Ambassador Malac visited Maryland, River Gee, Grand Gedeh, Nimba and Bong Counties from April 13-17.
She said she wanted to see for herself the challenges faced by Liberians in the Southeast and Central parts of the country, and to meet the people and directly hear their concerns.
“I am here to see for myself the progress of various projects supported by the U.S. government,” she told county and local officials, “as well as to see improvements being made by the Liberian government and people in the sectors of health, economy and development.”
She held talks with County Superintendents Betsy Toe-Kuoh in Harper, Maryland and Philip Jah in Fish Town, River Gee, their cabinets and town elders, all of whom emphasized that among the major challenges faced by the counties are the poor condition of the roads, and the lack of a functioning port at Harper.
At Tubman University in Harper, President Dr. Elizabeth Davis-Russell described the progress made by her administration in refurbishing and expanding the campus, and outlined future plans for creation of a Polymer Science Department and a multi-million dollar, state of the art, innovative learning center where e-books, as well as traditional learning materials, will be available.
Ambassador Malac also toured J.J. Dossen Hospital in Harper and the Pleebo Health Center, both of which are being renovated by the non-governmental organization, Partners in Health (PIH). PIH has an agreement to place nursing students trained at Tubman University at the health centers so that they gain practical experience.
She also met with beneficiaries of two U.S. African Development Foundation projects: the Artisan Fishery Association at Fish Town, Maryland, which has which has reintroduced fish to Fish Town as an industry for the villagers, and a small metal-working shop at Ganta, Nimba County, which produces security grates and “Freedom Mills” for domestic use and export and has successfully trained a number of people, enabling them to find jobs as welders and metalworkers.
While in River Gee, Ambassador Malac visited Konken, where the U.S. Government, through the Food for Peace program, has established a small savings and loan association for villagers and is promoting agricultural projects to improve the food security and health of citizens there.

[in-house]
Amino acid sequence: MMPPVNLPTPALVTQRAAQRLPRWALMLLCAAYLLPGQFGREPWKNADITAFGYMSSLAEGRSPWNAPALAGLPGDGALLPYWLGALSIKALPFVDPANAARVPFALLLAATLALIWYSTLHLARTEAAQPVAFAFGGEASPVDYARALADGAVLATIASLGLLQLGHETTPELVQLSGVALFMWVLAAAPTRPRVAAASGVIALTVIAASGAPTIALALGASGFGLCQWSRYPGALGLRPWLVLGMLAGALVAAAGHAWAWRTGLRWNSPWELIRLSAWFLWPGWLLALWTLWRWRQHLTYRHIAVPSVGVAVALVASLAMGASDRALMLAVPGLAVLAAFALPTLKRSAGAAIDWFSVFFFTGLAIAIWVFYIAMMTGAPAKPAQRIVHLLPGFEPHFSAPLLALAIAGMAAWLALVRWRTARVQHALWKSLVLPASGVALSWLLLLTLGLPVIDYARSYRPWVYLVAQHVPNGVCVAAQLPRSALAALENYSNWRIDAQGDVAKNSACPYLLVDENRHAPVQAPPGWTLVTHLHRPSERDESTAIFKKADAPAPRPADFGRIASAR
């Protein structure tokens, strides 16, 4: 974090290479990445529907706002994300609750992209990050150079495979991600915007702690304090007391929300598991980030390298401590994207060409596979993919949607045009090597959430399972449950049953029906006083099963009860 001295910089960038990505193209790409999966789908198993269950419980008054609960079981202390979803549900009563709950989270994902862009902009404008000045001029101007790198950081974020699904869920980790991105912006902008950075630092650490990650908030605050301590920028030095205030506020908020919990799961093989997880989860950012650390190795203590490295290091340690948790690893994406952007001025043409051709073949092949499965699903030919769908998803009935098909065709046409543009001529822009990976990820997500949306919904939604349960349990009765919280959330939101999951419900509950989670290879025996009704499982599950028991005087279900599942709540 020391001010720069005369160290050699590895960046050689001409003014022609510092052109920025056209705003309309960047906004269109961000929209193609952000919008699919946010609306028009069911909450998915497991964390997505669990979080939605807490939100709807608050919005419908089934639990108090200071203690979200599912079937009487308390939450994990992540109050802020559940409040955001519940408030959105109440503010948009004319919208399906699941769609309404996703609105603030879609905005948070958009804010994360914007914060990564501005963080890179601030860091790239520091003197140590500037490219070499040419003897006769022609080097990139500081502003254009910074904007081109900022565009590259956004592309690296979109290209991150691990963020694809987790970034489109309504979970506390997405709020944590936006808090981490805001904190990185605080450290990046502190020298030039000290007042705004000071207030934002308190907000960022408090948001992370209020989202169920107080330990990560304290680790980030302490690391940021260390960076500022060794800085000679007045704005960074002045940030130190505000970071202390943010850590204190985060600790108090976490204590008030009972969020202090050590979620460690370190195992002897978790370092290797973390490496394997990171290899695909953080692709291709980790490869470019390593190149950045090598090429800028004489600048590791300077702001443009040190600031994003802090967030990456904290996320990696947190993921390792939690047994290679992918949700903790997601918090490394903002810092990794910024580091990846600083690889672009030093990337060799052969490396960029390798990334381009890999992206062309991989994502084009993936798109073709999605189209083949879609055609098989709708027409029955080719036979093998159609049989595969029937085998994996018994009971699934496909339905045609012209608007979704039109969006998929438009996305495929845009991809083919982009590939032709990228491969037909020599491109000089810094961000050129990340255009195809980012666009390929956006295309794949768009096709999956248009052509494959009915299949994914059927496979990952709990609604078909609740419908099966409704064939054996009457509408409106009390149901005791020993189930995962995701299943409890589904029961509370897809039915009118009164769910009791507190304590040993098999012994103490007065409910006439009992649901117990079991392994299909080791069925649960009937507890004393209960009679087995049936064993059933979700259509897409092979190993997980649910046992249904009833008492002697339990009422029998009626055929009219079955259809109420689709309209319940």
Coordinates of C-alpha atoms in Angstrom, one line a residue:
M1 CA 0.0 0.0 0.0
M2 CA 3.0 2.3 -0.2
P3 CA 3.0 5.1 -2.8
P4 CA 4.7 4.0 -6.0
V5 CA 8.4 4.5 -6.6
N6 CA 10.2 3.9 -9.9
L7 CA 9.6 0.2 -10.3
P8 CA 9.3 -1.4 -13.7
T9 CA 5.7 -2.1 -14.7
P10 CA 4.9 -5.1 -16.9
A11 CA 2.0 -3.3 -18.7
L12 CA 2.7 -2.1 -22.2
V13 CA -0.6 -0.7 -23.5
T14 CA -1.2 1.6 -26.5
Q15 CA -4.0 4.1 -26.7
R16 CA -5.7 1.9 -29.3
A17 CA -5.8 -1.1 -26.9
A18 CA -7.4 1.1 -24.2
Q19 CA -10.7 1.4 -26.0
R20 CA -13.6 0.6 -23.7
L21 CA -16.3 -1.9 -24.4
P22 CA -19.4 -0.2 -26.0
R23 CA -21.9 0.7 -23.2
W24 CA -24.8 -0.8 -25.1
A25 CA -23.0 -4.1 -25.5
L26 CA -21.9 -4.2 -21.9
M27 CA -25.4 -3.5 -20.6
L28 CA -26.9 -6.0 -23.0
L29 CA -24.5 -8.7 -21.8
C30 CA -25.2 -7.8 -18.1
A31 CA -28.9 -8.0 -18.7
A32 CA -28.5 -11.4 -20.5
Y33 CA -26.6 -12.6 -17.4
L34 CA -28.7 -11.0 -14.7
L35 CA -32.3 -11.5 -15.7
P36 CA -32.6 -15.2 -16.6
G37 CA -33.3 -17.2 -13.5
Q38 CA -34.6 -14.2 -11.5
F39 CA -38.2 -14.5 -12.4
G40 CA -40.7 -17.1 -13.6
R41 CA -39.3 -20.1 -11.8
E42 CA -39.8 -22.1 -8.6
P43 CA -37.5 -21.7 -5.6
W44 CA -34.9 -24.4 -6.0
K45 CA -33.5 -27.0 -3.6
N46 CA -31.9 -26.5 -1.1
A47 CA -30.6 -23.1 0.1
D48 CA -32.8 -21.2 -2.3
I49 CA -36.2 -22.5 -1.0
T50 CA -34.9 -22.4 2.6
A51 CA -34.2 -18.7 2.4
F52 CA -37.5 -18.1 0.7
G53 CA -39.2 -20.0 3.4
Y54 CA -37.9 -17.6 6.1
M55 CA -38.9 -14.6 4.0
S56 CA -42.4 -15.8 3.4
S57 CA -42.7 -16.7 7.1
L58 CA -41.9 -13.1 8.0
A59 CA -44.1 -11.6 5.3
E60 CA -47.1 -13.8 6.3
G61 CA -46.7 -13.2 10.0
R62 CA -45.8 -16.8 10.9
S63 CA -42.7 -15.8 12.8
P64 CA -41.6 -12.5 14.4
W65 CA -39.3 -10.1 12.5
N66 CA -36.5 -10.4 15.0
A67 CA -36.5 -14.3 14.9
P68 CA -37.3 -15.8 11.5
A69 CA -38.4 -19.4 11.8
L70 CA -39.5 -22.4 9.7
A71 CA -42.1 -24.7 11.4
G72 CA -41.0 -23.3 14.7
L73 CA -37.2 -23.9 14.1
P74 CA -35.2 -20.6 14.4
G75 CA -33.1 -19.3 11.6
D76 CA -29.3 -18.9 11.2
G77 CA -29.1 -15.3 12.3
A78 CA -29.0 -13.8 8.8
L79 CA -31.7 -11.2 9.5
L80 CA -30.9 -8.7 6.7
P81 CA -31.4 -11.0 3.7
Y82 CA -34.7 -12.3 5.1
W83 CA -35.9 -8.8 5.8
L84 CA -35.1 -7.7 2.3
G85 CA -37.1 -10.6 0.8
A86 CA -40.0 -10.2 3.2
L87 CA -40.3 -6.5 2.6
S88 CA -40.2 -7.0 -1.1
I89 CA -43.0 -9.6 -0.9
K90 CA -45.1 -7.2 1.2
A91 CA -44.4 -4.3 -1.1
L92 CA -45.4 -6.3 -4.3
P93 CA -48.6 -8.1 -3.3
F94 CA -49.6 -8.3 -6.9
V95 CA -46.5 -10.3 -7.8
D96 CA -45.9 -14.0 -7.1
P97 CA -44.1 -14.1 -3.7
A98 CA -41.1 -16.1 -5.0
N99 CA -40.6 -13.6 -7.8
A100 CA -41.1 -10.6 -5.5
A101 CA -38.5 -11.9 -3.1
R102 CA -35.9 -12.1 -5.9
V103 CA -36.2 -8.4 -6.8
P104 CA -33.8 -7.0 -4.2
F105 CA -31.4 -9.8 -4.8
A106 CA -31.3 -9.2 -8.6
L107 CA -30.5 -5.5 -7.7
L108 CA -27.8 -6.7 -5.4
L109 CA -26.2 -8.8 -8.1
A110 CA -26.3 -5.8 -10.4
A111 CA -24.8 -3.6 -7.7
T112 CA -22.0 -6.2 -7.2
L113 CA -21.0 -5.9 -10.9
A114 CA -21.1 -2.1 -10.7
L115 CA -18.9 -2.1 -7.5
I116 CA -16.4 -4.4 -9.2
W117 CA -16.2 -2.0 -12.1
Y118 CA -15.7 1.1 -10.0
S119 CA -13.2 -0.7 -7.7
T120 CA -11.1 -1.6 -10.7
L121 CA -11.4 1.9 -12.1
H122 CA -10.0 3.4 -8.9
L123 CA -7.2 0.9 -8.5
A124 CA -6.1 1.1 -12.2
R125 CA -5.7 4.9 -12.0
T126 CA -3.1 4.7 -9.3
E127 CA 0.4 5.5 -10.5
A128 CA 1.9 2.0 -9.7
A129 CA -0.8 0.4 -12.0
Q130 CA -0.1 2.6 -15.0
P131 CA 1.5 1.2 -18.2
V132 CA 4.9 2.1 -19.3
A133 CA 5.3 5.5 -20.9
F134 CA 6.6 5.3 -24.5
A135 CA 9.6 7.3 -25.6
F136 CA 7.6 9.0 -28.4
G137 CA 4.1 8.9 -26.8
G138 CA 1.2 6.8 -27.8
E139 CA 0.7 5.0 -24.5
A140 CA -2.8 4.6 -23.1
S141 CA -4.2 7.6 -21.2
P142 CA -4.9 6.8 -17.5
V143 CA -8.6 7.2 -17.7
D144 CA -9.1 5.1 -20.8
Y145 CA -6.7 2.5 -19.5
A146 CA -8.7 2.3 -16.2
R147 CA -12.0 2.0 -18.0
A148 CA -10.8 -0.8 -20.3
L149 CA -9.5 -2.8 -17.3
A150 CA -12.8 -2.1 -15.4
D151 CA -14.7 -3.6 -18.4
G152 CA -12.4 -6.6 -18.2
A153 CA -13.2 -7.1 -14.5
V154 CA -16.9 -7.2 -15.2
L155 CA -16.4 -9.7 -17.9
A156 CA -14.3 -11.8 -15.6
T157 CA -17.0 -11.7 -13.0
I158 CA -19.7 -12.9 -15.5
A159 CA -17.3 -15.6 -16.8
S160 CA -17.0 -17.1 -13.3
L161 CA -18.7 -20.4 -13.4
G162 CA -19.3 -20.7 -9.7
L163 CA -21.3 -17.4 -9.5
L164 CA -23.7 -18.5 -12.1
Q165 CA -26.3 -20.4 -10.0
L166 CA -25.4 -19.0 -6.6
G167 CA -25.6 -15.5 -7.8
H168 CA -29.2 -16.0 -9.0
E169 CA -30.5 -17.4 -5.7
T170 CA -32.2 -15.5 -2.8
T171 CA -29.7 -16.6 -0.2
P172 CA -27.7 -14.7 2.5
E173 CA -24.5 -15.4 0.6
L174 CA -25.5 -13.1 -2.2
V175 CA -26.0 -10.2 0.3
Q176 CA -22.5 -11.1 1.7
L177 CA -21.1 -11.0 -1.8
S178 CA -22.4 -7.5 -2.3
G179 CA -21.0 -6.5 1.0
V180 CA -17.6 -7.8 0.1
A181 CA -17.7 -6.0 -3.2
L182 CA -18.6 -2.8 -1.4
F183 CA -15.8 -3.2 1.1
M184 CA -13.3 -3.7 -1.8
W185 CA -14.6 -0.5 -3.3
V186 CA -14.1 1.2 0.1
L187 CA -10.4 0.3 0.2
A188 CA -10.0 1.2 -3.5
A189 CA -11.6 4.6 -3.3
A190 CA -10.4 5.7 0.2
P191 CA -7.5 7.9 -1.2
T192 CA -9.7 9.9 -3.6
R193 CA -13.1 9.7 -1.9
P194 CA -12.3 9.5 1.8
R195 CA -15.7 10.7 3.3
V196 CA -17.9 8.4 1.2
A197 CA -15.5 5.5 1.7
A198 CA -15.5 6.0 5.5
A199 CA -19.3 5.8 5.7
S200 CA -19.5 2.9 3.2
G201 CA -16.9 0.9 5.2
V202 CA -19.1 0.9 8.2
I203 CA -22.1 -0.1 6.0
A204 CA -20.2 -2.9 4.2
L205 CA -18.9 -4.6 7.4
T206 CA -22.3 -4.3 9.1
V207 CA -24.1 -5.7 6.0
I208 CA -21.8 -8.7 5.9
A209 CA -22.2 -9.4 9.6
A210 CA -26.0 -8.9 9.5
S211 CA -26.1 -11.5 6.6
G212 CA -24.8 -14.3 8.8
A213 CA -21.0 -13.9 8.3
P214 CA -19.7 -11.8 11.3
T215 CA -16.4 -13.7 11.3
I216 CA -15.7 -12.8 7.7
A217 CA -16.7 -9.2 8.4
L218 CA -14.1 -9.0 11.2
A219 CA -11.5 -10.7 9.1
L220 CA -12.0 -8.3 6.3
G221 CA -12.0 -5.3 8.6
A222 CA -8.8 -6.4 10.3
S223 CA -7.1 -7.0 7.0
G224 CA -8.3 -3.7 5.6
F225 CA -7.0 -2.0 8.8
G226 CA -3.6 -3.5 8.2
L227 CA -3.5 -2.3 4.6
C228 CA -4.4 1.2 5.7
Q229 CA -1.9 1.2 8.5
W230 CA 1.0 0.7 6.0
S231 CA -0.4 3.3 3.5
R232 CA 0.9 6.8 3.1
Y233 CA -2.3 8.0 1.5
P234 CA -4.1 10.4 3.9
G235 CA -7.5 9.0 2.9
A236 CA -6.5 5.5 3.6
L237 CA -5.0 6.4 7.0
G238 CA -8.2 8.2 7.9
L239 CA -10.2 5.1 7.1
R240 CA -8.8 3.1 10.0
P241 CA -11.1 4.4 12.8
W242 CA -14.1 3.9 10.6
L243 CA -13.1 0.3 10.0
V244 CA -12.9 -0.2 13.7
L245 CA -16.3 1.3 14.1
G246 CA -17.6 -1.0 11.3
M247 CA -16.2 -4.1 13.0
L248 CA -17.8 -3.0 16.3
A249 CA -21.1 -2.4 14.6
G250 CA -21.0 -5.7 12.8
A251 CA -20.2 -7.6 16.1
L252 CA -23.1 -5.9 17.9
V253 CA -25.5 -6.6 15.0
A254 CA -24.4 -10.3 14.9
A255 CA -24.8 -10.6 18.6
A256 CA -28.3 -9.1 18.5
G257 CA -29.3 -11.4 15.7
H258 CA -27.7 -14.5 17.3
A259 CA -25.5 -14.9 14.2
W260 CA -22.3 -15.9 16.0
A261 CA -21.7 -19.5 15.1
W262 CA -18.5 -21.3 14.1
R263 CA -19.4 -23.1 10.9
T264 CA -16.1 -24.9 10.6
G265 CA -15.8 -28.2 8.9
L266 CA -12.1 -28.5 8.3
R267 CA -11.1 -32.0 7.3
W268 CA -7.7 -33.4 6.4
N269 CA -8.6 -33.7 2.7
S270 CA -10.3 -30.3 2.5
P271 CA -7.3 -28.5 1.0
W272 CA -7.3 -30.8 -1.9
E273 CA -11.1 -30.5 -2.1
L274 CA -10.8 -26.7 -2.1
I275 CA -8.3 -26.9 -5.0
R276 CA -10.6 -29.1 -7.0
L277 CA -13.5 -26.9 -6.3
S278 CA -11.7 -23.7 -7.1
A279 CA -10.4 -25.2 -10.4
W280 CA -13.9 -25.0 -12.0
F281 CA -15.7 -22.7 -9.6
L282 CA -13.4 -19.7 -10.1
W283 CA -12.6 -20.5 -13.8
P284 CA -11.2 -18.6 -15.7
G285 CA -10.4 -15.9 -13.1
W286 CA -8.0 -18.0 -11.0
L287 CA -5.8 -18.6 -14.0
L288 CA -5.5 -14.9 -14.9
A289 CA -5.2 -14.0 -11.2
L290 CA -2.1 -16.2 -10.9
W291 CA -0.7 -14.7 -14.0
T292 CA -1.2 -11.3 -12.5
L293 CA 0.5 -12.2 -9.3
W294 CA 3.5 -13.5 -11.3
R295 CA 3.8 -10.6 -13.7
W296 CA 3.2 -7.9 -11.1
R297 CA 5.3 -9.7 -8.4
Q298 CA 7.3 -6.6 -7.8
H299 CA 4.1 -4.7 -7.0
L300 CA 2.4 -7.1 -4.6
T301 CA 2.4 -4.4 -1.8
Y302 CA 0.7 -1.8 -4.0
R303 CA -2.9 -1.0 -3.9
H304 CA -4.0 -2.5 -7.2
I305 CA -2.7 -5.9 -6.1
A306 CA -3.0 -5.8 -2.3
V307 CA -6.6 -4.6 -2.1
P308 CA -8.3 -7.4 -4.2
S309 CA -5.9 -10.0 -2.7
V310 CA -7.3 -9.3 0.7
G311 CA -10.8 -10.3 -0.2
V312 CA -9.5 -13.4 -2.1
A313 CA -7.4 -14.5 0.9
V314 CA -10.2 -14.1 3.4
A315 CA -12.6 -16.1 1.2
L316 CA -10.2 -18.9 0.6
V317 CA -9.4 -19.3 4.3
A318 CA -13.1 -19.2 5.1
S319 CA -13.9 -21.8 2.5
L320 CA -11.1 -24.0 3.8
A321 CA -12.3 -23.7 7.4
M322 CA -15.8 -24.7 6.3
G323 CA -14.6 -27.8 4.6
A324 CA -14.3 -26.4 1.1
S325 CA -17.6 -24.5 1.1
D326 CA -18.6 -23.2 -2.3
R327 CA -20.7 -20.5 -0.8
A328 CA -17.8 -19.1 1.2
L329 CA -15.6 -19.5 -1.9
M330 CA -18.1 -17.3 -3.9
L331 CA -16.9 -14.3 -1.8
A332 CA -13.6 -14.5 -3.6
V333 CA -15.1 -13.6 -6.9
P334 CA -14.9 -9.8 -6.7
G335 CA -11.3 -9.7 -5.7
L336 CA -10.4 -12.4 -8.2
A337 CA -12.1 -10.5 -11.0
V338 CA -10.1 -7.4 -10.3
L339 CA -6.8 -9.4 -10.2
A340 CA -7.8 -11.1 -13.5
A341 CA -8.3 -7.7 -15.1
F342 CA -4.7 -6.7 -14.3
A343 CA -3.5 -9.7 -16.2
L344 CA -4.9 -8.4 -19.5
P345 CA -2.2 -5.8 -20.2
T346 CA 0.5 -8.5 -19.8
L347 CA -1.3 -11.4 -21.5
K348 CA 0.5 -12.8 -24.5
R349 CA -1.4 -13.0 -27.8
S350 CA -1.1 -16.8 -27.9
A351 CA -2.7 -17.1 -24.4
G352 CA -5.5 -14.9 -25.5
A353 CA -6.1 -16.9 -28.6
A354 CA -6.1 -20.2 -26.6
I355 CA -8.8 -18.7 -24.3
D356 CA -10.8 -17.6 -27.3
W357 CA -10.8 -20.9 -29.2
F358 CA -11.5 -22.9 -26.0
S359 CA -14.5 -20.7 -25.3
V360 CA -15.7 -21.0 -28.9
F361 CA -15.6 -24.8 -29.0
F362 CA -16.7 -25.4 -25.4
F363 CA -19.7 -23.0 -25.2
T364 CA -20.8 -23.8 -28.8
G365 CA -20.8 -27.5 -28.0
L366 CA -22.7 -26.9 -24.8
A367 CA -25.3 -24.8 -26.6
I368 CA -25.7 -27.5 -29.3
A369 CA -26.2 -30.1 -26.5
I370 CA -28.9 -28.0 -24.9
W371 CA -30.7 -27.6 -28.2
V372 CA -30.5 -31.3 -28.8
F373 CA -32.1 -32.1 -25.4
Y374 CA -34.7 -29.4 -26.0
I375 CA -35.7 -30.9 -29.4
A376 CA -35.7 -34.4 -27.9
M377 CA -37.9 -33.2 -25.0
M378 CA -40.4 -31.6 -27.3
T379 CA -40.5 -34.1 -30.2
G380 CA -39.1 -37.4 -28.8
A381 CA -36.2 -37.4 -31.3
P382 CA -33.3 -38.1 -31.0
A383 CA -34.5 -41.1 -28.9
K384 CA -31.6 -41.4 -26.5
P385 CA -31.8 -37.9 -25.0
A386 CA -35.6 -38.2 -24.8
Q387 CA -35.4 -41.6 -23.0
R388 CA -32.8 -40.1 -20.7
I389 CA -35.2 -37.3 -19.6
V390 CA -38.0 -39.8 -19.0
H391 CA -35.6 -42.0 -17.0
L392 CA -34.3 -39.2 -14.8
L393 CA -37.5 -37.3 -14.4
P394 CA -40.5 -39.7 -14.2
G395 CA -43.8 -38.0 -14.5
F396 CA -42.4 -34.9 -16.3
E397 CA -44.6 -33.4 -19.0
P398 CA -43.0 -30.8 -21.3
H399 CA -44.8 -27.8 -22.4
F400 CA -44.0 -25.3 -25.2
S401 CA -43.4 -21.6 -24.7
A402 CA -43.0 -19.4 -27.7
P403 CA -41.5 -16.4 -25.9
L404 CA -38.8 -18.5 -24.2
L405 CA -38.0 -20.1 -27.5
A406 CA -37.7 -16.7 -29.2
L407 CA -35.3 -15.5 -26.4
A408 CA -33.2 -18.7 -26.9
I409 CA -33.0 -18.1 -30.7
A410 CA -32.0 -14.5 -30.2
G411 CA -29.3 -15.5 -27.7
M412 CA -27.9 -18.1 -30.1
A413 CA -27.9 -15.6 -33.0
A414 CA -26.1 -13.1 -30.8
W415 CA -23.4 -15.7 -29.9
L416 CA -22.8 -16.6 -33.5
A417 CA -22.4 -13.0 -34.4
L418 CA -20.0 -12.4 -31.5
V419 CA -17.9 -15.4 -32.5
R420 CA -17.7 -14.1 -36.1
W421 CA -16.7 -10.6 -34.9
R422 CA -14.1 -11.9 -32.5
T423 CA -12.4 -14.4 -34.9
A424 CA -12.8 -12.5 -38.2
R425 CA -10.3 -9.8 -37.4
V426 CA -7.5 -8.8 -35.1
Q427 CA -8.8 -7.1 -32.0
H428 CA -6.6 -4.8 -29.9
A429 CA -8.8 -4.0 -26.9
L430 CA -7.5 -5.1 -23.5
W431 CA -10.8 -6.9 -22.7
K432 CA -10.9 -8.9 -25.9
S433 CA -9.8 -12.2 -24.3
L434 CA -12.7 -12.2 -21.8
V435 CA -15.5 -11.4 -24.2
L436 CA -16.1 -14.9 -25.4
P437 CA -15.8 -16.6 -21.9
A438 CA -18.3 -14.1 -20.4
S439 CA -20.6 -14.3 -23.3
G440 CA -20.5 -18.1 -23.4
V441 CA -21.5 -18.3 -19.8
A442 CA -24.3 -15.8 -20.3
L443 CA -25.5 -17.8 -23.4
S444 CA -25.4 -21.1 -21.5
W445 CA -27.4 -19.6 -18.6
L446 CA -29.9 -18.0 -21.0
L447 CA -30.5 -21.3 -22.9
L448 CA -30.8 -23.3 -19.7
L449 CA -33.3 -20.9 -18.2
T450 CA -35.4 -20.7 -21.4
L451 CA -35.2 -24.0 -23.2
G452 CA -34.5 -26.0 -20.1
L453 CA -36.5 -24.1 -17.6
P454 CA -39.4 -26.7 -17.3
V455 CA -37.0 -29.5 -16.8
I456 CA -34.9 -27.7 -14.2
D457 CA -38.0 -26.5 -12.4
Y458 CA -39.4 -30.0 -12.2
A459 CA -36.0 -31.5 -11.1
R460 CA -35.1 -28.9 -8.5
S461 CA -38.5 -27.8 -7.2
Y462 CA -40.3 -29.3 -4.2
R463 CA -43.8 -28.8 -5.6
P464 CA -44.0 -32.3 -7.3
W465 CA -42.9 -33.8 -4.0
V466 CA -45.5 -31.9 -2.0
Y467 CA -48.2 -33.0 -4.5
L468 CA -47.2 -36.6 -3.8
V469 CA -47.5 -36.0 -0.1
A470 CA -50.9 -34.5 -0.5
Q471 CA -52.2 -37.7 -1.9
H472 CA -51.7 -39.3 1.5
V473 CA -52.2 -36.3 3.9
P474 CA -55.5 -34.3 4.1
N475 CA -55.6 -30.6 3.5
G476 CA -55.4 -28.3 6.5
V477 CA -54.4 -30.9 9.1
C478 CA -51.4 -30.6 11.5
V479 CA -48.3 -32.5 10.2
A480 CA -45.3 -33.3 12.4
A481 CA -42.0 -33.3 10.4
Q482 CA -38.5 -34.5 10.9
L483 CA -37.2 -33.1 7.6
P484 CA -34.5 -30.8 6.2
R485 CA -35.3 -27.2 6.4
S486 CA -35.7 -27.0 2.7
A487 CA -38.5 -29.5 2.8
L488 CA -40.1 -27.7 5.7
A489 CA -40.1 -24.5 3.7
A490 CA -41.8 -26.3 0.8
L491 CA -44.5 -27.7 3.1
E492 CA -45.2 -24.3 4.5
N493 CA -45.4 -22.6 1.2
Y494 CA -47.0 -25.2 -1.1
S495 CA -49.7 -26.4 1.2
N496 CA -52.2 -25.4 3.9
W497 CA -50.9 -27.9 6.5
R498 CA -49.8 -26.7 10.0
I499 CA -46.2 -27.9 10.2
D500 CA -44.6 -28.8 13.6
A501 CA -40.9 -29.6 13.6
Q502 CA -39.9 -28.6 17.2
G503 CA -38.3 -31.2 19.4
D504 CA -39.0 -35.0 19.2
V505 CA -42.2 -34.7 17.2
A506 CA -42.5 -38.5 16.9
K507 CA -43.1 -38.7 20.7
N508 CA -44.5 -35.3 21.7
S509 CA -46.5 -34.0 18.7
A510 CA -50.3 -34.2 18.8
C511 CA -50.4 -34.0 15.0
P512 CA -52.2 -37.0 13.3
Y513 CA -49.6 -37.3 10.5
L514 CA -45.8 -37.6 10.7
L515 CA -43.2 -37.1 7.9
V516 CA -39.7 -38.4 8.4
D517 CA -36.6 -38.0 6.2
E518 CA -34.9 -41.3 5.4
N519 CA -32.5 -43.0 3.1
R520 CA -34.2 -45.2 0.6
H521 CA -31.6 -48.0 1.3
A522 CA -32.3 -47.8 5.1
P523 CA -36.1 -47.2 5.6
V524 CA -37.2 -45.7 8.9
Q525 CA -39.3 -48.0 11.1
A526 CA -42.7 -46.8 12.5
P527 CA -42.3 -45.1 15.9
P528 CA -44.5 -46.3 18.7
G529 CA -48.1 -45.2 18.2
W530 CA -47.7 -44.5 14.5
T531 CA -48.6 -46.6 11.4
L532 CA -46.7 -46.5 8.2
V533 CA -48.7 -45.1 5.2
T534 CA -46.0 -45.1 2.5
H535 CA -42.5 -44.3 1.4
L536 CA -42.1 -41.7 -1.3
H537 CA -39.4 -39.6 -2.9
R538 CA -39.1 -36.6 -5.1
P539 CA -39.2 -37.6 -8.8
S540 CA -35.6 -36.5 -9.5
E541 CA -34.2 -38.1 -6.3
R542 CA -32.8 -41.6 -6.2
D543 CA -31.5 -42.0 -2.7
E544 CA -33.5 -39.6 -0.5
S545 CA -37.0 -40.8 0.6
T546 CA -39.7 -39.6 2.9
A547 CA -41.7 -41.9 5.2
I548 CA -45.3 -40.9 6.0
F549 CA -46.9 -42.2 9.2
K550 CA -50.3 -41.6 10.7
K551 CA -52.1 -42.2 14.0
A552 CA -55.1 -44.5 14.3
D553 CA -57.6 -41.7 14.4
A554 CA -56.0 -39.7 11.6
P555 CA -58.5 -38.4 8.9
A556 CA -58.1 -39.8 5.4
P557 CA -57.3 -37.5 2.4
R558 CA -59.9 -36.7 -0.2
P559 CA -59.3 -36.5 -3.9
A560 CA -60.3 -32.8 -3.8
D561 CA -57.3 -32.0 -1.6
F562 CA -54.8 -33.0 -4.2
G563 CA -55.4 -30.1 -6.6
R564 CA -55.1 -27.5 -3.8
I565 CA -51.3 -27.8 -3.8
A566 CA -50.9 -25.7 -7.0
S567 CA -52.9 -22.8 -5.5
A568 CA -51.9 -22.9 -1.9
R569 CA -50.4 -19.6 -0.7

In Grand Gedeh County, Ambassador Malac travelled to Tuglor, a small village of 250 people in Konobo District. There, she saw firsthand how the non-governmental organization, Last Mile Health, through its Frontline Health Worker, Patience, is providing villagers with an array of services, including integrated community case management, pregnancy tracking, treatment for childhood illnesses, and Ebola awareness. Sitting on a small wooden stool under a breadfruit tree, as two small goats grazed on grass nearby, the Ambassador observed Patience carrying out a follow-up survey on a baby, who had been ill and vomiting. Patience asked the mother about the condition of the baby, who had improved since Patience had earlier dispensed some pills to her, and urged the mother to continue using the pills until the treatment cycle had been completed.
The U.S. envoy toured the sprawling, 15,000-inhabitant, PTP Refugee Camp outside Zwedru and spoke to Ivorian refugees and representatives of the U.N. High Commissioner for Refugees, which runs the camp through funds from the United States and other donors.
Ambassador Malac told the refugees that the best solution for them is voluntary repatriation to Ivory Coast, a goal that she said she expects will come true soon. An Ivoirian government delegation is scheduled to travel to Liberia in late April to study the feasibility of allowing refugees to return home.
In Grand Gedeh, Ambassador Malac spoke to 800 high school students, faculty and local officials at Zwedru Multilateral High School, urging the students, especially girls, to stay in school because they represent the country’s future leaders.
“The best gift anyone can give you is education,” Ambassador Malac said. “I am happy to see so many girls here and urge all of you to be focused and stay in school. I have brought with me additional resources for our American Corner here; please make good use of them.”
Ambassador Malac also visited with girls at Bosh Bosh, a local association in Salala, Bong County, founded by a former Peace Corps Volunteer, Charlene Espinoza. There, the U.S. envoy played a video showing Charlene speaking at the White House, describing how Bosh-Bosh benefited girls’ education, and then introducing President and Mrs. Barack Obama at the launch of a “Let Girls Learn” initiative.